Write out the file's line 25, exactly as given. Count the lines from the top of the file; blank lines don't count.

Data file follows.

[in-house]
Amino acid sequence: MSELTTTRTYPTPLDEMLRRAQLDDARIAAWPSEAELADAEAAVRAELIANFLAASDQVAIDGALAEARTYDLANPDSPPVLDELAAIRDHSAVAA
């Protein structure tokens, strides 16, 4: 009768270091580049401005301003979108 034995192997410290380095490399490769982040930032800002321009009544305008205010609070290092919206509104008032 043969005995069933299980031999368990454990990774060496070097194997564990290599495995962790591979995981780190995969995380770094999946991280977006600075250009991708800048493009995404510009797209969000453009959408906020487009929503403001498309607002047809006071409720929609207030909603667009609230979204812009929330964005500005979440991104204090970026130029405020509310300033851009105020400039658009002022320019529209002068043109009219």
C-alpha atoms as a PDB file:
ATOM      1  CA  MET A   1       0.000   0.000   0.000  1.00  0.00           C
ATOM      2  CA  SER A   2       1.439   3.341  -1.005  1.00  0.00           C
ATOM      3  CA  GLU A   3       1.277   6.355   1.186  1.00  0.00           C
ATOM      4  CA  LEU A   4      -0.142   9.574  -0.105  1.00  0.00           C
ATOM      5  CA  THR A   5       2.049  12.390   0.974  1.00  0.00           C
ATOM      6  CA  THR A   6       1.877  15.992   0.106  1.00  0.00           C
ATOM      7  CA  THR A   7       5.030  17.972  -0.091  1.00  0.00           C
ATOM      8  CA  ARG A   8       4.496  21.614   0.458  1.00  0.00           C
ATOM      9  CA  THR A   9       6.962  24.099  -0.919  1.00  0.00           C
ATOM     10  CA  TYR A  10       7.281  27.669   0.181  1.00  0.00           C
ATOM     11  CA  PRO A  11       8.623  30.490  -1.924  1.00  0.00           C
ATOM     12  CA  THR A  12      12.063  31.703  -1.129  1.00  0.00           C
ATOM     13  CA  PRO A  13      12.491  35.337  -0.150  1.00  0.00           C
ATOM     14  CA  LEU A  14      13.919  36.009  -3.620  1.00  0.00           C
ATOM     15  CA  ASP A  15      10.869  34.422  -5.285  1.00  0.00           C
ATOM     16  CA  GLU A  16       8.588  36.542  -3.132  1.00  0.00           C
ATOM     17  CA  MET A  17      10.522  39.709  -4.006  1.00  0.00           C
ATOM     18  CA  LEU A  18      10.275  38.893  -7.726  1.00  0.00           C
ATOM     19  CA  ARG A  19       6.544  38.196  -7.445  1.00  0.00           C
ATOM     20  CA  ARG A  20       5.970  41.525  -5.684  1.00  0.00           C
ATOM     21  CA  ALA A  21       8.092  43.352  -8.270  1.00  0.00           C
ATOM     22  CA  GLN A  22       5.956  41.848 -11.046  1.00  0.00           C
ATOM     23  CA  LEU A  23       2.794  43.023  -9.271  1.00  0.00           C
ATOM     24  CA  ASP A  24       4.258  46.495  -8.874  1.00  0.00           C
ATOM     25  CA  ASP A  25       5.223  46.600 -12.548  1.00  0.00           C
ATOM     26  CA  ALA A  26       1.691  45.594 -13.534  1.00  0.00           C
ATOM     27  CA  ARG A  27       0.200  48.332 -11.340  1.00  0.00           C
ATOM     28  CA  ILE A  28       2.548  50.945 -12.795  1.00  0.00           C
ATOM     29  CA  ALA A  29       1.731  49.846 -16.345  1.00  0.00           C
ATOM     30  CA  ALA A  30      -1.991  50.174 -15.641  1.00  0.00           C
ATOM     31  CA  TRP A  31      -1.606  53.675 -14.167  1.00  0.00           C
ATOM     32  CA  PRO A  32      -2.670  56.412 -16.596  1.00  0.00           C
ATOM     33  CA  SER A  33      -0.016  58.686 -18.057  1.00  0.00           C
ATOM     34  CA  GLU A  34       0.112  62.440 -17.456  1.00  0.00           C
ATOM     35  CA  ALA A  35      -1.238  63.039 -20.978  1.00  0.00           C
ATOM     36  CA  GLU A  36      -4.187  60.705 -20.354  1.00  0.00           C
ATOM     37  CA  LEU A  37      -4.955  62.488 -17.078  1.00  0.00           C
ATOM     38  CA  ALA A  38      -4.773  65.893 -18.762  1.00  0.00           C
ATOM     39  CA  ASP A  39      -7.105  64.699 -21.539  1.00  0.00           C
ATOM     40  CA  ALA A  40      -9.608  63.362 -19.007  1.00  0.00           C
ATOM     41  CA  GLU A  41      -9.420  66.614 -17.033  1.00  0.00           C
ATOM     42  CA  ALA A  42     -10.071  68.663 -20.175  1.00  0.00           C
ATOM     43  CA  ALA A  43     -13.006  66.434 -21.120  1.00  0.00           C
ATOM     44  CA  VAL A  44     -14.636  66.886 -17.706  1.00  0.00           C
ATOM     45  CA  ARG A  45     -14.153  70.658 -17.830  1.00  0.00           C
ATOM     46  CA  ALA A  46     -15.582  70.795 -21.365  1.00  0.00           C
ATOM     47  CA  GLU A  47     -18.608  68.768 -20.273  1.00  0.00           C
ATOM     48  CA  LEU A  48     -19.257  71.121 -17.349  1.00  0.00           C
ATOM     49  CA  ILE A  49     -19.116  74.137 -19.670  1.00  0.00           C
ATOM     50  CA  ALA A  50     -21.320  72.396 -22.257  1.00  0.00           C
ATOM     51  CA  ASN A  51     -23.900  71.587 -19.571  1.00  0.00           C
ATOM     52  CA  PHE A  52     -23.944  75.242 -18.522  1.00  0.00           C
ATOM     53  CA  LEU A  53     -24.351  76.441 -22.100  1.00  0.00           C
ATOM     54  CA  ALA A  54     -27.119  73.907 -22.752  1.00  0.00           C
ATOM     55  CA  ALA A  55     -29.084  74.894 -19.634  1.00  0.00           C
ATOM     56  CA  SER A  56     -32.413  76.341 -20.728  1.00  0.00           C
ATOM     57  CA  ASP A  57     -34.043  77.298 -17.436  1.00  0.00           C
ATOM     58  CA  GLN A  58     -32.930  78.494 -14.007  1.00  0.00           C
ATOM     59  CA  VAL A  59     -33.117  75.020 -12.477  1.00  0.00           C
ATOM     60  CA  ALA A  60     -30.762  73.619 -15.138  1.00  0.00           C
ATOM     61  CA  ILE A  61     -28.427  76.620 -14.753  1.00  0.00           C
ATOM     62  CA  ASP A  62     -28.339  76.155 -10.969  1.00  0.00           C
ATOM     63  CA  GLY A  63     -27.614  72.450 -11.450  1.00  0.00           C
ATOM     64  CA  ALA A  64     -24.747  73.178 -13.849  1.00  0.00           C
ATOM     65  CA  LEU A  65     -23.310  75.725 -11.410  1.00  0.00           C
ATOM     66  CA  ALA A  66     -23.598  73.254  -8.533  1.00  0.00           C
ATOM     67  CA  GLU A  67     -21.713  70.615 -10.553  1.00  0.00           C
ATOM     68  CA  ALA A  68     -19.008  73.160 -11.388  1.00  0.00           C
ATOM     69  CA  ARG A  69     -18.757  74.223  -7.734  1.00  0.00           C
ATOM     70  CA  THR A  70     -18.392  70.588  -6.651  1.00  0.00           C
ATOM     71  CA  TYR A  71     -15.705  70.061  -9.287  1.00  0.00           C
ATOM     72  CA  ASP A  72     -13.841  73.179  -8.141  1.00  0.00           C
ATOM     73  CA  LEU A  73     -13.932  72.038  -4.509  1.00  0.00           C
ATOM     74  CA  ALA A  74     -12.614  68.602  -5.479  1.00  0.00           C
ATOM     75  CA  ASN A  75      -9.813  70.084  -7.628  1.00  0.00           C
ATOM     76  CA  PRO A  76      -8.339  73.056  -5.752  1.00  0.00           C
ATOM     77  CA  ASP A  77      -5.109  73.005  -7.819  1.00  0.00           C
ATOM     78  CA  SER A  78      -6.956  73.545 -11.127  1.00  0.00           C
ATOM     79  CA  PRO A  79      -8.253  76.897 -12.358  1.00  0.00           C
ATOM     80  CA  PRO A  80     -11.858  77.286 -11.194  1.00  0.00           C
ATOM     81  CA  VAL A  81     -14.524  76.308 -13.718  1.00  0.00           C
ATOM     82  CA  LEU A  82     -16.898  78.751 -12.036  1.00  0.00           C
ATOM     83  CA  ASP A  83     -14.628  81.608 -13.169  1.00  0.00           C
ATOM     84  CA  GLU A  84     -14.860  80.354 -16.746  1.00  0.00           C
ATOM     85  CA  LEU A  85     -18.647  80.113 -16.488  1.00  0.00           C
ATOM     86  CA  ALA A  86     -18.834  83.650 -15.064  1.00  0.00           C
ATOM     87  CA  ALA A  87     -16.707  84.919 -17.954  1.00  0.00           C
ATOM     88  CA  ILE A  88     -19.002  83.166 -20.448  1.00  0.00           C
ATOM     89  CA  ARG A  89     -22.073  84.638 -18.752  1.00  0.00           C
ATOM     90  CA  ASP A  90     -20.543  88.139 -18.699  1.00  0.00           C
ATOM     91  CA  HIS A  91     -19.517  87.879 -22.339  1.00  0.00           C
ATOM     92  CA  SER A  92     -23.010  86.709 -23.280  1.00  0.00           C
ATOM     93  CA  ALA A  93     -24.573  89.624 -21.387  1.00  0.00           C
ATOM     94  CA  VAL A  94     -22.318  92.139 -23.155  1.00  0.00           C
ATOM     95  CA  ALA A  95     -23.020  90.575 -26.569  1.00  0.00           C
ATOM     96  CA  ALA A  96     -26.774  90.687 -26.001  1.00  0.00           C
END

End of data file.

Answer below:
ATOM     21  CA  ALA A  21       8.092  43.352  -8.270  1.00  0.00           C